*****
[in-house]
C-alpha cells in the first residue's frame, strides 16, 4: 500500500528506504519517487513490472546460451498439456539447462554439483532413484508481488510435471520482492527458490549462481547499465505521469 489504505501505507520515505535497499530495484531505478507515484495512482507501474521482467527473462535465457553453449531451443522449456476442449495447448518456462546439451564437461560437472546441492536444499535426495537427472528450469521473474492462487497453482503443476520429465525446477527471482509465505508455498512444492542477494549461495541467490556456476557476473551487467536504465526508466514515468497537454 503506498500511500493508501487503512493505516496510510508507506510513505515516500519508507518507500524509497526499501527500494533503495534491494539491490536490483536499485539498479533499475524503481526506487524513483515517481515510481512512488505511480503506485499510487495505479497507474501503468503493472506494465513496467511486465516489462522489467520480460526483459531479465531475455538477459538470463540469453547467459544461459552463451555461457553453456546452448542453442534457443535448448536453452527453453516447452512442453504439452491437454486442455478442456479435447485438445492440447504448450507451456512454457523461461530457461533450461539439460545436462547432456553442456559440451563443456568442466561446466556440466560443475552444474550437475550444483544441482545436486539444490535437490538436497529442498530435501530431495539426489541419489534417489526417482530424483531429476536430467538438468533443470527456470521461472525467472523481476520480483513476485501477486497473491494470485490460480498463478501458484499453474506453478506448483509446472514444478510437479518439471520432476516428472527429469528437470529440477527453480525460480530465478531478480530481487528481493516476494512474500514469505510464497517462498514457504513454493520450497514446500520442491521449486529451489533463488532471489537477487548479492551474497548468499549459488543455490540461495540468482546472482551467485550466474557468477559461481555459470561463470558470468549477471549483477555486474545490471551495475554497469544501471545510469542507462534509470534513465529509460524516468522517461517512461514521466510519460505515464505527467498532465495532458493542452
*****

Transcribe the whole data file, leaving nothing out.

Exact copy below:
[in-house]
C-alpha cells in the first residue's frame, strides 16, 4: 500500500528506504519517487513490472546460451498439456539447462554439483532413484508481488510435471520482492527458490549462481547499465505521469 489504505501505507520515505535497499530495484531505478507515484495512482507501474521482467527473462535465457553453449531451443522449456476442449495447448518456462546439451564437461560437472546441492536444499535426495537427472528450469521473474492462487497453482503443476520429465525446477527471482509465505508455498512444492542477494549461495541467490556456476557476473551487467536504465526508466514515468497537454 503506498500511500493508501487503512493505516496510510508507506510513505515516500519508507518507500524509497526499501527500494533503495534491494539491490536490483536499485539498479533499475524503481526506487524513483515517481515510481512512488505511480503506485499510487495505479497507474501503468503493472506494465513496467511486465516489462522489467520480460526483459531479465531475455538477459538470463540469453547467459544461459552463451555461457553453456546452448542453442534457443535448448536453452527453453516447452512442453504439452491437454486442455478442456479435447485438445492440447504448450507451456512454457523461461530457461533450461539439460545436462547432456553442456559440451563443456568442466561446466556440466560443475552444474550437475550444483544441482545436486539444490535437490538436497529442498530435501530431495539426489541419489534417489526417482530424483531429476536430467538438468533443470527456470521461472525467472523481476520480483513476485501477486497473491494470485490460480498463478501458484499453474506453478506448483509446472514444478510437479518439471520432476516428472527429469528437470529440477527453480525460480530465478531478480530481487528481493516476494512474500514469505510464497517462498514457504513454493520450497514446500520442491521449486529451489533463488532471489537477487548479492551474497548468499549459488543455490540461495540468482546472482551467485550466474557468477559461481555459470561463470558470468549477471549483477555486474545490471551495475554497469544501471545510469542507462534509470534513465529509460524516468522517461517512461514521466510519460505515464505527467498532465495532458493542452